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Thread: Ridgid jointer and planer

  1. #1
    Join Date
    Apr 2008
    Location
    We now divide our time between southwest Florida and southwest Vermont.
    Posts
    137

    Ridgid jointer and planer

    If anyone has experience with these two tools, I'd appreciate hearing your thoughts. I want to add a jointer and planer to the shop this spring. Alternate suggestions in the same general price range (about $800 for the pair) would also be welcome. Thanks.

    Tony
    The optimist says the glass is half full.
    The pessimist says it's half empty.
    I say the glass is twice as big as it needs to be.

  2. #2
    Join Date
    Feb 2007
    Location
    Inside the Beltway
    Posts
    2,666
    Tony,

    I have the planer, it's highly rated. Should have bought the jointer too, but I saved 30 bucks by driving to pennsylvania...

    What was I thinking?

    Thanks,

    Bill

  3. #3
    Join Date
    Nov 2006
    Location
    Rochester
    Posts
    846
    Tony - I don't have either, but read next to no complaints about both. I know the wide stance jointer is a bit harder to mate to a mobile base, but it's a far cry from a show stopper.
    Got Wood?

  4. #4
    Join Date
    Dec 2006
    Location
    Lakeport NY and/or the nearest hotel
    Posts
    5,533
    I don't own either, but thanks to Grizz and Mark I've seen both in use. Grizz (Jim Capozzi) has the planer, workhorse machine does a fine job. Mark has the planer, and if I weren't buying Grizz's old craftsman so he can upgrade, It would be on my short list of tools to save up for.
    -Ned

  5. #5
    Join Date
    Apr 2008
    Location
    We now divide our time between southwest Florida and southwest Vermont.
    Posts
    137

    Checked the Ridgid Forum

    I found a couple of reviews of the newest planer (R4330) which were not so good. Apparently, the older version (TP1300) was fine. Hmm.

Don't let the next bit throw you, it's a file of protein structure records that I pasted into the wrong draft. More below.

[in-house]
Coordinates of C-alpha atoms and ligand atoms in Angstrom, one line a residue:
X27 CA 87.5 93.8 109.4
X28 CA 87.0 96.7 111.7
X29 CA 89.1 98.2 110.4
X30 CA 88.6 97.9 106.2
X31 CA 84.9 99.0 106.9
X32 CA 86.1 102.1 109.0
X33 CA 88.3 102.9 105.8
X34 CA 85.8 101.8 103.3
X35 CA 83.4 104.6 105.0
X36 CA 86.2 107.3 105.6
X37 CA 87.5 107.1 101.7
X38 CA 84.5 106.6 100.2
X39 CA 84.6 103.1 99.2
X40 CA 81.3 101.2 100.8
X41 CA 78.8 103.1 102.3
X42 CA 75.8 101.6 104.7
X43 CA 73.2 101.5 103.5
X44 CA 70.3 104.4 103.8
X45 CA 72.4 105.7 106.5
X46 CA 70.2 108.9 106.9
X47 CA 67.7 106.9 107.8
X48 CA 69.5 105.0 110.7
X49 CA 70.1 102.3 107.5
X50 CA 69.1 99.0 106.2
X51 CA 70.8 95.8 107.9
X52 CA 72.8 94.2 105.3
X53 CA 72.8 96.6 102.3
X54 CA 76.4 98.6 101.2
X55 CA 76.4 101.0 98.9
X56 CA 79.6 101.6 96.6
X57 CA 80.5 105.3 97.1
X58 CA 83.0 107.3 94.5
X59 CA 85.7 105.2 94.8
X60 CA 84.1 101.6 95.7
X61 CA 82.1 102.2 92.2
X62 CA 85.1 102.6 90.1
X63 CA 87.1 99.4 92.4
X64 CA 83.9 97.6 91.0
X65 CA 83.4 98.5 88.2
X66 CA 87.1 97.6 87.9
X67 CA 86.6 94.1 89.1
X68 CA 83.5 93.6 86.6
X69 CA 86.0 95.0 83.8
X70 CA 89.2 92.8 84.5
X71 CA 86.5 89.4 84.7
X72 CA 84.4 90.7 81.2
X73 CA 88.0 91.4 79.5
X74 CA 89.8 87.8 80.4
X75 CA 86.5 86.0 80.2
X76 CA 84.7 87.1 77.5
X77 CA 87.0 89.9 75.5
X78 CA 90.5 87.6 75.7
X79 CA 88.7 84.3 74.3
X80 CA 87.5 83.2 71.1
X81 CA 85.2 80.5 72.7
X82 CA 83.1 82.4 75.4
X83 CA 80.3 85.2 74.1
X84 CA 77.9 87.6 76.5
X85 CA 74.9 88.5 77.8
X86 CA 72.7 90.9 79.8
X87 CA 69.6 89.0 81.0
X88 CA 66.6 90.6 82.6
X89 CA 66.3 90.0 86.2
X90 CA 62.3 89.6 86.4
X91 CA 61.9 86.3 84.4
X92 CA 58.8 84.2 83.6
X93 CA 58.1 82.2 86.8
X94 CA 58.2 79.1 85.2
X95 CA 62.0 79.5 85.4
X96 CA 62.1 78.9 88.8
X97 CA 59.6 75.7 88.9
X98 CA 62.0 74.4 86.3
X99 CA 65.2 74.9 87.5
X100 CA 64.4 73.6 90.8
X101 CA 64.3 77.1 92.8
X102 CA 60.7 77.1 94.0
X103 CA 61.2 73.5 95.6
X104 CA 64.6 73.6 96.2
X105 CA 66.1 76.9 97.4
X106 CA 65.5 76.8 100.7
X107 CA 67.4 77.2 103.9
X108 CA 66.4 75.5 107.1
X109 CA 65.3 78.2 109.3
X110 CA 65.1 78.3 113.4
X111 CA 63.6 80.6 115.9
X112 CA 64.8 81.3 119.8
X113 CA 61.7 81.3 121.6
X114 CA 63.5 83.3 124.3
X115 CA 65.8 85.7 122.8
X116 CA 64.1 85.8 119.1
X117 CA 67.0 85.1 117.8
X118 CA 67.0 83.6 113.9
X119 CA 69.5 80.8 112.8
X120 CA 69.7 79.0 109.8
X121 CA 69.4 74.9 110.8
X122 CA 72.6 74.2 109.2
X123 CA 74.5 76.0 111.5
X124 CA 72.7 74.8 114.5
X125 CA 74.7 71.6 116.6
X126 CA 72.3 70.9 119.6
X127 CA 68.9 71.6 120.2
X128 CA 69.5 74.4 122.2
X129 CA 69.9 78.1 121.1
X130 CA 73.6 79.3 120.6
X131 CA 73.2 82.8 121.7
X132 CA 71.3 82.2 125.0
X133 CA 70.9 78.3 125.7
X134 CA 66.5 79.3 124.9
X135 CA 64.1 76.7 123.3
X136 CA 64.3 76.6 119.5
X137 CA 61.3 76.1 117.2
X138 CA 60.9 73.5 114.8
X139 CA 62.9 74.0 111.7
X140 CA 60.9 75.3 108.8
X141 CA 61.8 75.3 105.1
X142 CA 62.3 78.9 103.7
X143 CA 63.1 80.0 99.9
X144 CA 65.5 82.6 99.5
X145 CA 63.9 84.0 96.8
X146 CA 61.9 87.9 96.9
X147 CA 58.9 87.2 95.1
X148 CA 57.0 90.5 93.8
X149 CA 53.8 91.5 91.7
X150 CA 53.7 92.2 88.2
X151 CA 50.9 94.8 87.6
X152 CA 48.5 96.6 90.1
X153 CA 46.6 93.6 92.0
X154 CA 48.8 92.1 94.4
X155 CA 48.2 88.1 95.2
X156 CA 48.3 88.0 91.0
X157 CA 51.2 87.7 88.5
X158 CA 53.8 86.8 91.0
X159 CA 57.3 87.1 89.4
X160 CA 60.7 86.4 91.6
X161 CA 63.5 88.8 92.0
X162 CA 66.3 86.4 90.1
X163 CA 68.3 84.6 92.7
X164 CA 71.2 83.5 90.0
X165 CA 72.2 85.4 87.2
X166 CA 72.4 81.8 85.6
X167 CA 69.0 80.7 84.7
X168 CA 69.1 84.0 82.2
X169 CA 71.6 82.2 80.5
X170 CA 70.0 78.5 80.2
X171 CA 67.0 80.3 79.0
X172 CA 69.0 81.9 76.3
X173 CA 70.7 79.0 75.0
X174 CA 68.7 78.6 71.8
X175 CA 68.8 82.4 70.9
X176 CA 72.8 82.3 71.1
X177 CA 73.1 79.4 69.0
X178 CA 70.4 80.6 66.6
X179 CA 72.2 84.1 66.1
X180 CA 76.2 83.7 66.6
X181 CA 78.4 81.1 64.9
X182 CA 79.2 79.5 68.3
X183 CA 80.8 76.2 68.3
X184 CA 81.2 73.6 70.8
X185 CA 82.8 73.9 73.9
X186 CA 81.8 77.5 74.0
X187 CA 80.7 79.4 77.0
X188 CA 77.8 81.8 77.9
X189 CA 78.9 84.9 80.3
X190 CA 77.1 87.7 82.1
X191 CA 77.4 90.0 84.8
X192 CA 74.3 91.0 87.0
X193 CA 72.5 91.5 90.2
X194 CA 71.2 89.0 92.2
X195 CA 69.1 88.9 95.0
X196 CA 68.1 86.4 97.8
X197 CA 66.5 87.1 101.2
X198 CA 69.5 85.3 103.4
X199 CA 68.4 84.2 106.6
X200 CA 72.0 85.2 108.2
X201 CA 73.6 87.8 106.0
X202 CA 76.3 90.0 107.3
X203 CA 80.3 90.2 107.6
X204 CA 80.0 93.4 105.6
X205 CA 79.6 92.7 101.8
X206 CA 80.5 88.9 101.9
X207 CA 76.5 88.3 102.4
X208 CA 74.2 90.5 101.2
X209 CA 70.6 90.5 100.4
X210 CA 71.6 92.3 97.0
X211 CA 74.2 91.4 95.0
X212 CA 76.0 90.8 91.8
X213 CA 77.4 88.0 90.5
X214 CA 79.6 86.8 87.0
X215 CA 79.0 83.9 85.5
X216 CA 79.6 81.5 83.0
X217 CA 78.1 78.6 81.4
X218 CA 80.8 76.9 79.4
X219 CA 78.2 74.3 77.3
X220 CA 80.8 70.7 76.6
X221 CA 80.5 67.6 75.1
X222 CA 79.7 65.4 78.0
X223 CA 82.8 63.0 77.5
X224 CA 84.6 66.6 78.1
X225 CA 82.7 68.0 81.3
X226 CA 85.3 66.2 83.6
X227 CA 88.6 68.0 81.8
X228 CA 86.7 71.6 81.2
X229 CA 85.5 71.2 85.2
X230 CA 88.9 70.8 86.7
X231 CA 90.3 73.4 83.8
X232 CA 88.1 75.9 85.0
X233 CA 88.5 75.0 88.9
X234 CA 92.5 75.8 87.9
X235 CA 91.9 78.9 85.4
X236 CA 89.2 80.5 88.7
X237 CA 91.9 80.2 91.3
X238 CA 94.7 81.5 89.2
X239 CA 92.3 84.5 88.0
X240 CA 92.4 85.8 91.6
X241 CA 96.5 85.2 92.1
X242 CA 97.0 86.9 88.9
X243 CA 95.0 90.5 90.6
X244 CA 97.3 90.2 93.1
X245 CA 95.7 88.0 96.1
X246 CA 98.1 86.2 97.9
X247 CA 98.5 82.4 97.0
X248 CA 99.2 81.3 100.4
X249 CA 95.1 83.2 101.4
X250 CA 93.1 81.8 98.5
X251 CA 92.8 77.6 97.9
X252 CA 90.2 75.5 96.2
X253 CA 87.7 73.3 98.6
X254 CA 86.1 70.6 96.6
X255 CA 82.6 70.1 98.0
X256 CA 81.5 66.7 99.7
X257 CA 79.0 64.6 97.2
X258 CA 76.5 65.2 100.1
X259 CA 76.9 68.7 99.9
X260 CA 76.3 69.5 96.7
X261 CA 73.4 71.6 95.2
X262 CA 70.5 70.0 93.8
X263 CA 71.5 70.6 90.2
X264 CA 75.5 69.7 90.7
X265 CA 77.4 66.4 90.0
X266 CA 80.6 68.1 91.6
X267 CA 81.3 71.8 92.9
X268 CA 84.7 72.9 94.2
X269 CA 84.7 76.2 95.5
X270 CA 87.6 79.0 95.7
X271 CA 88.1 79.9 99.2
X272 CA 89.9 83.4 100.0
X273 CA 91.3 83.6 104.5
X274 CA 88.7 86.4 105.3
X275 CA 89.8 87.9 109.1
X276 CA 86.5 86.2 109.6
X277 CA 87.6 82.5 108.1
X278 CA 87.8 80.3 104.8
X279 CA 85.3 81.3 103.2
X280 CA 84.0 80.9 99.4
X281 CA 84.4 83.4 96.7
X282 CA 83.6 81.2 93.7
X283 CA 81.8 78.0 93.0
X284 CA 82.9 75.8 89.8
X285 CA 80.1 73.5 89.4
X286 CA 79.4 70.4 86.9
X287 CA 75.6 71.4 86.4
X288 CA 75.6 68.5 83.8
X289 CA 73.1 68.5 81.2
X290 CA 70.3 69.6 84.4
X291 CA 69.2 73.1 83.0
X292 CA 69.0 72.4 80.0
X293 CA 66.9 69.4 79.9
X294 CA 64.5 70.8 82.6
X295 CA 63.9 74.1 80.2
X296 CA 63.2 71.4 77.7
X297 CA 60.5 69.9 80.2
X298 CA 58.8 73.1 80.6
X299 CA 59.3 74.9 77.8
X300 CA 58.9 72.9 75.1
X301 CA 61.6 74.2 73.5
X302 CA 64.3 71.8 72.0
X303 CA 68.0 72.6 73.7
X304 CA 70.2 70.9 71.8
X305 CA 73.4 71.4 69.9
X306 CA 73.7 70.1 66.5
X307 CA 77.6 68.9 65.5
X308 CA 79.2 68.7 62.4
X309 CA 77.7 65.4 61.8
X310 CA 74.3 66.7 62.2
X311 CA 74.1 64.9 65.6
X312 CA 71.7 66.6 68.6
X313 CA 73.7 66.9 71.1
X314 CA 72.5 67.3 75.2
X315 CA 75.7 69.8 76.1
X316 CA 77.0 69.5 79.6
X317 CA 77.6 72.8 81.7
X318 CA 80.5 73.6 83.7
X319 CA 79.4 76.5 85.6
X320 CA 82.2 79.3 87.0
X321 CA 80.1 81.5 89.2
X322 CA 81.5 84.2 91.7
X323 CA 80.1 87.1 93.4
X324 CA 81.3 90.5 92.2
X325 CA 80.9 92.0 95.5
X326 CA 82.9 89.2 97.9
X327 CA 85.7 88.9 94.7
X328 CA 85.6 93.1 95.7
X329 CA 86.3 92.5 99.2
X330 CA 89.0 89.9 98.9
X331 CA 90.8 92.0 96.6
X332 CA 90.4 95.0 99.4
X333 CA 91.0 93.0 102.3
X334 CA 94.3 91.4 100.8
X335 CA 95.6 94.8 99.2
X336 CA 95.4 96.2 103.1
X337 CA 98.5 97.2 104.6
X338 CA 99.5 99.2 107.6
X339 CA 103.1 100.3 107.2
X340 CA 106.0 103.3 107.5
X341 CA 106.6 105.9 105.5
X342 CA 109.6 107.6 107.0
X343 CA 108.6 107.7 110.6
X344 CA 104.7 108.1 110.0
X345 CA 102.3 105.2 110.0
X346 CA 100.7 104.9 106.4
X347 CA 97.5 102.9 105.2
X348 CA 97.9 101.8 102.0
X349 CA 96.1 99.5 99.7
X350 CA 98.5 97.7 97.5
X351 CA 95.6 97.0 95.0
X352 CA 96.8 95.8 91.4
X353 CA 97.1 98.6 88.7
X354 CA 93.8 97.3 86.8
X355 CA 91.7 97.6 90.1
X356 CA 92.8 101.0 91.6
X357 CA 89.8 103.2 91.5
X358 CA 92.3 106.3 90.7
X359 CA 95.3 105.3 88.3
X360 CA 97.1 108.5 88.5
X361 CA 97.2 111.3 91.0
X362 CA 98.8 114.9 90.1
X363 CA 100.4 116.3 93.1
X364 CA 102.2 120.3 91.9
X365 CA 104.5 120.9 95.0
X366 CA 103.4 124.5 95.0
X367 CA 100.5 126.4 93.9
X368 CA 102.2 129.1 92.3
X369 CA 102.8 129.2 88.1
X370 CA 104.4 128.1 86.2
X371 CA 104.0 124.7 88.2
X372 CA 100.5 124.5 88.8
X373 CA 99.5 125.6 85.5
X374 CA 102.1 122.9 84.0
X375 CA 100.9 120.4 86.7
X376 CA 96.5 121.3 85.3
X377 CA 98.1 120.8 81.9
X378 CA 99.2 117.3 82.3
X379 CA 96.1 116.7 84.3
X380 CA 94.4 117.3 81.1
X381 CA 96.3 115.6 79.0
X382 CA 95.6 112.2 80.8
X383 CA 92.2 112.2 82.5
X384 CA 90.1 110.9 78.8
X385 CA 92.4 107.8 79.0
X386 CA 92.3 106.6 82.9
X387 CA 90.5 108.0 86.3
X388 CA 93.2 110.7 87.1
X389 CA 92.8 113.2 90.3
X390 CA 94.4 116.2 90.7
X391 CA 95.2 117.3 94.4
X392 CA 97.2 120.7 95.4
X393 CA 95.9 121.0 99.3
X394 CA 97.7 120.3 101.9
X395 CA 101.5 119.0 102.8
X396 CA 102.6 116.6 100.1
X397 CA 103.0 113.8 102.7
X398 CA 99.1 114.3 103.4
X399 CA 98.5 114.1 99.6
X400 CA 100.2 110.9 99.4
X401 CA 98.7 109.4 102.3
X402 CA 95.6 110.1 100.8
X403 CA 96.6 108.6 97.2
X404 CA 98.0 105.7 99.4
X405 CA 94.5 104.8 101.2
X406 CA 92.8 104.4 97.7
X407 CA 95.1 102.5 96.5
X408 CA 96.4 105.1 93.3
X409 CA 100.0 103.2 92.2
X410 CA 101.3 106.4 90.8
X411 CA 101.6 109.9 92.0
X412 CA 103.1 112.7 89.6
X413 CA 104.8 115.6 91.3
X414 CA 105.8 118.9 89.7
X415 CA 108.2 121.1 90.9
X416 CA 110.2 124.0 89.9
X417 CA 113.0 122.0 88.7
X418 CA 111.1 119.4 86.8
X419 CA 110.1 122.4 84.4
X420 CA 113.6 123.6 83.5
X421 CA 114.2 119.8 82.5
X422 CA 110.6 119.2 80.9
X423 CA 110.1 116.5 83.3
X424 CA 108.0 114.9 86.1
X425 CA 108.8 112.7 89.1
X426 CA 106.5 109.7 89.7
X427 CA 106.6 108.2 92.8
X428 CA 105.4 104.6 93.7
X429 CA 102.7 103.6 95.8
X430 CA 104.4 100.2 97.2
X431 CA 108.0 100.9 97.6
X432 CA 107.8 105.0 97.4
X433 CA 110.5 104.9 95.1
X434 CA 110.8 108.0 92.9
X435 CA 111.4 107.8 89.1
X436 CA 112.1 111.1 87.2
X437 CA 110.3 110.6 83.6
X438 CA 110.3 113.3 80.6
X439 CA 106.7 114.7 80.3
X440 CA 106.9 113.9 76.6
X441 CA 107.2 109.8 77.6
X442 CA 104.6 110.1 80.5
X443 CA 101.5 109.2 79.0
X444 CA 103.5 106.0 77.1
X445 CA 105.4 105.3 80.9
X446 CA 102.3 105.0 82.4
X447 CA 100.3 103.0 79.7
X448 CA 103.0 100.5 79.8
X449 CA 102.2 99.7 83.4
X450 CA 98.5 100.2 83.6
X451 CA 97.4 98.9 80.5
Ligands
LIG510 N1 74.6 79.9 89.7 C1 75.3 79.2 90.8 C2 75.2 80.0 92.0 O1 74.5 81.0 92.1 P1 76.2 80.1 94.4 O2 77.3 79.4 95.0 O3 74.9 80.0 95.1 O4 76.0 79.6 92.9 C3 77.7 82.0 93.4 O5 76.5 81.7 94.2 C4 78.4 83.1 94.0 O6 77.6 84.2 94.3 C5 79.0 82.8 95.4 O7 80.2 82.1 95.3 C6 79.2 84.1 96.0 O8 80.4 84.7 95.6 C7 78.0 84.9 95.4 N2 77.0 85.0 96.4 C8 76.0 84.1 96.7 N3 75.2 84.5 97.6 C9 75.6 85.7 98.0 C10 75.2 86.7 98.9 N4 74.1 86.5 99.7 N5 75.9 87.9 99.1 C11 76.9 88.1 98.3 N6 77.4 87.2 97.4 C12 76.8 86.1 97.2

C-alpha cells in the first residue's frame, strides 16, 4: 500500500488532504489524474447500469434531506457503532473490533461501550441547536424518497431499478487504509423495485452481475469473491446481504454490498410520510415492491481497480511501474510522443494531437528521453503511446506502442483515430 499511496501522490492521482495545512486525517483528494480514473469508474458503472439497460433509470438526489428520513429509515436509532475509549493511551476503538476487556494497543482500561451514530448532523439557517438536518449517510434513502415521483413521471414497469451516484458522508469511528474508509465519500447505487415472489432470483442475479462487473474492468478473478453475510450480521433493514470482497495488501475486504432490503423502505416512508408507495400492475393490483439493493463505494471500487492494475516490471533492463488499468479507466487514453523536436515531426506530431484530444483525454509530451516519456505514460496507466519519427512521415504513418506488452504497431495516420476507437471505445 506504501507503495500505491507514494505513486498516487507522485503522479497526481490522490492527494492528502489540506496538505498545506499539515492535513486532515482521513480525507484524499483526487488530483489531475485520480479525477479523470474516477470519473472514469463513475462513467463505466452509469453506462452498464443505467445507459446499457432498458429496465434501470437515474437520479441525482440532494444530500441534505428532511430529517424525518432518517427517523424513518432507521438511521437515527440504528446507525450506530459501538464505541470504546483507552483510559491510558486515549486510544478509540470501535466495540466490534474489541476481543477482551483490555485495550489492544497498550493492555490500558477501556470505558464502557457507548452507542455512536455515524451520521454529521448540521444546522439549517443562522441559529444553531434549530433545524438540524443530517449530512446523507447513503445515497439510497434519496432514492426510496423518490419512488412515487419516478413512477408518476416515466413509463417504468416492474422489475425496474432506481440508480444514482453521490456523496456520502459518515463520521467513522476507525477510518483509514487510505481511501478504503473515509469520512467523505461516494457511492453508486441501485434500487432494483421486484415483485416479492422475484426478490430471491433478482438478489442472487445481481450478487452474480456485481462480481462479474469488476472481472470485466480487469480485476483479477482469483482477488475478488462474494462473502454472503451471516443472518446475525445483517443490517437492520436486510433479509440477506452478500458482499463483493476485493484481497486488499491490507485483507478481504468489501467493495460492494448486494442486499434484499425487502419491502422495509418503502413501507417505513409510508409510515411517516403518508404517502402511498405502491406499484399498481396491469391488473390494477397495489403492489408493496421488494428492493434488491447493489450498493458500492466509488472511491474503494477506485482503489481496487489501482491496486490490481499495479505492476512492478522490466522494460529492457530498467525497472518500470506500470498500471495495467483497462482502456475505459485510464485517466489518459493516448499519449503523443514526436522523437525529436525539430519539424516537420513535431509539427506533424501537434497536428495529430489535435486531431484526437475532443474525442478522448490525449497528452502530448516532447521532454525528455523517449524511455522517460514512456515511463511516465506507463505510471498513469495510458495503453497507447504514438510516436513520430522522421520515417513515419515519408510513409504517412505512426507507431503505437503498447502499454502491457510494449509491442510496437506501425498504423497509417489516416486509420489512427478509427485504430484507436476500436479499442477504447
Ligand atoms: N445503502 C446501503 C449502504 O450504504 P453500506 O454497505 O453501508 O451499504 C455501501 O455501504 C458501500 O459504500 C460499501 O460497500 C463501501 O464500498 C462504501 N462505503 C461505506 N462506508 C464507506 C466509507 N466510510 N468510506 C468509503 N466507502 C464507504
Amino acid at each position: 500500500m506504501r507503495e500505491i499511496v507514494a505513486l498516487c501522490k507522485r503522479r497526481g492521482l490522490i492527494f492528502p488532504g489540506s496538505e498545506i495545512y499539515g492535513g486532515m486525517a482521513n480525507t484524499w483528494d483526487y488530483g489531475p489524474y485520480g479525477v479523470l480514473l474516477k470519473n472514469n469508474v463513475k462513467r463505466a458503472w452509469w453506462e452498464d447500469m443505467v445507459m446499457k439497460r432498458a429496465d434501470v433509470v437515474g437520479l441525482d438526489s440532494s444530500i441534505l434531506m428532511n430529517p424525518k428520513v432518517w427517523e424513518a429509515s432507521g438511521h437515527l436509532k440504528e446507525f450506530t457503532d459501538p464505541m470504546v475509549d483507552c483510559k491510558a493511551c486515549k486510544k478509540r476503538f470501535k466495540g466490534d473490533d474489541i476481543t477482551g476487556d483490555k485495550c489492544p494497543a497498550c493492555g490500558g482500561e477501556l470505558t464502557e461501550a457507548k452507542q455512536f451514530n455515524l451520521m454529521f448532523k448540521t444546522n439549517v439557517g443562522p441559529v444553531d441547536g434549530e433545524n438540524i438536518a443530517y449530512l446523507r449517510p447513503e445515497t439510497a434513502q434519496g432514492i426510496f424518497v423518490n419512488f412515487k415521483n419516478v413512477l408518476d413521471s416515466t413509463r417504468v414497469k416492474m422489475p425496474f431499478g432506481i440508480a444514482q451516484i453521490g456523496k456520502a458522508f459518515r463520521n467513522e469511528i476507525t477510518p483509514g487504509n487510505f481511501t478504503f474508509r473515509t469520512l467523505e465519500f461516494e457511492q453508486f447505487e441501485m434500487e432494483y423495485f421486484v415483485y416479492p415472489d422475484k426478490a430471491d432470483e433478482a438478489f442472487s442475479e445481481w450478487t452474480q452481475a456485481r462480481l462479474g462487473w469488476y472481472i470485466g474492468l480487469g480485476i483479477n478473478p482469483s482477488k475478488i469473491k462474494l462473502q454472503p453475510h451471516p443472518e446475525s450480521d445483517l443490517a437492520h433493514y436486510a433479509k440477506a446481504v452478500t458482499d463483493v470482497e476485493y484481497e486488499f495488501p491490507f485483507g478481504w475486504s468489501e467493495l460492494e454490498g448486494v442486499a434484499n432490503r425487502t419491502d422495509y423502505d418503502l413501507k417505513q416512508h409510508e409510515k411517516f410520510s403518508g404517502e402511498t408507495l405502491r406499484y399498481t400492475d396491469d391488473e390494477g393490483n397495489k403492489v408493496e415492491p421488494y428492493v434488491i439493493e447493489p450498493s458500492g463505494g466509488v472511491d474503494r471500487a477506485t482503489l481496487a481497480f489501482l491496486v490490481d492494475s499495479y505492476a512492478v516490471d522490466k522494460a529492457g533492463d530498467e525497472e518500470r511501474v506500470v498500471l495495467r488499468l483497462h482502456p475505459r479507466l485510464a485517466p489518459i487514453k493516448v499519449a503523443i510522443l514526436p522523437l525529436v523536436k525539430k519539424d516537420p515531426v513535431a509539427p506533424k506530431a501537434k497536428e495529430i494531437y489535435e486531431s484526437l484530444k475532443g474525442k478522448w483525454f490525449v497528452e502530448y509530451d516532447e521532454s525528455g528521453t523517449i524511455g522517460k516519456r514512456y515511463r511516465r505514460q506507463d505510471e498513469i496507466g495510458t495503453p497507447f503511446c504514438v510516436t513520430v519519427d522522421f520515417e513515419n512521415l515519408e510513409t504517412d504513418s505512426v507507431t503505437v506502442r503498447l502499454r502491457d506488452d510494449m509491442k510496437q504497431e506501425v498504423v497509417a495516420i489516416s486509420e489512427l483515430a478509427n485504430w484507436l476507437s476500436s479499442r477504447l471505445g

Tony
    The optimist says the glass is half full.
    The pessimist says it's half empty.
    I say the glass is twice as big as it needs to be.

  6. #6
    Join Date
    Jan 2007
    Posts
    810
    I have the TP13000 and whatever the model of 6" jointer was a couple of years ago. I bought my planer new in box and I bought the jointer used, but like new. While neither is built with the fit and finish that I would expect from professional equipment, neither is sold as "pro" equipment. Both have performed exactly as I think they should and neither has caused any trouble. I have abused my planer by using it as a paint stripper for old boards, and as long as I sharpen the knives regularly it works well. I sharpen my own knives. For consumer use, and given the appropriate care, they should work well.

    cheers

    John

  7. #7
    As a former WWing teacher I was subject to some of the finest Planers on the old time market, Olivers and Jay Faye & Egan each heavy duty and massive in construction. when I went to get one for myself I was weary of the new modern ones on the market. I thought Delta would be the way to go but was hearing a good deal about snipe and problems and then a friend showed me his Ridgid that he bough and told me he sold his Delta to get it. He had just finished planing down several hundred BdFt of White Oak he was using to build a Model A Truck body. I changed my plans and opted for the Rigdid based on the two extra blades and the free dust shoot and the stand included (along with the Lifetime warrantee)

    I was impressed with the outcome, and still am every time I use it. Sinse I made my purchase some 3-4 years ago, I have run several THOUSAND feet of lumber through with no problems. No Snipe and aside from my carelessness few blade nicks. I do need new blades as they are dulling but I am too cheap and too lazy to purchase the change out is so simple even I can master in seconds, much easier than most others I have witnessed.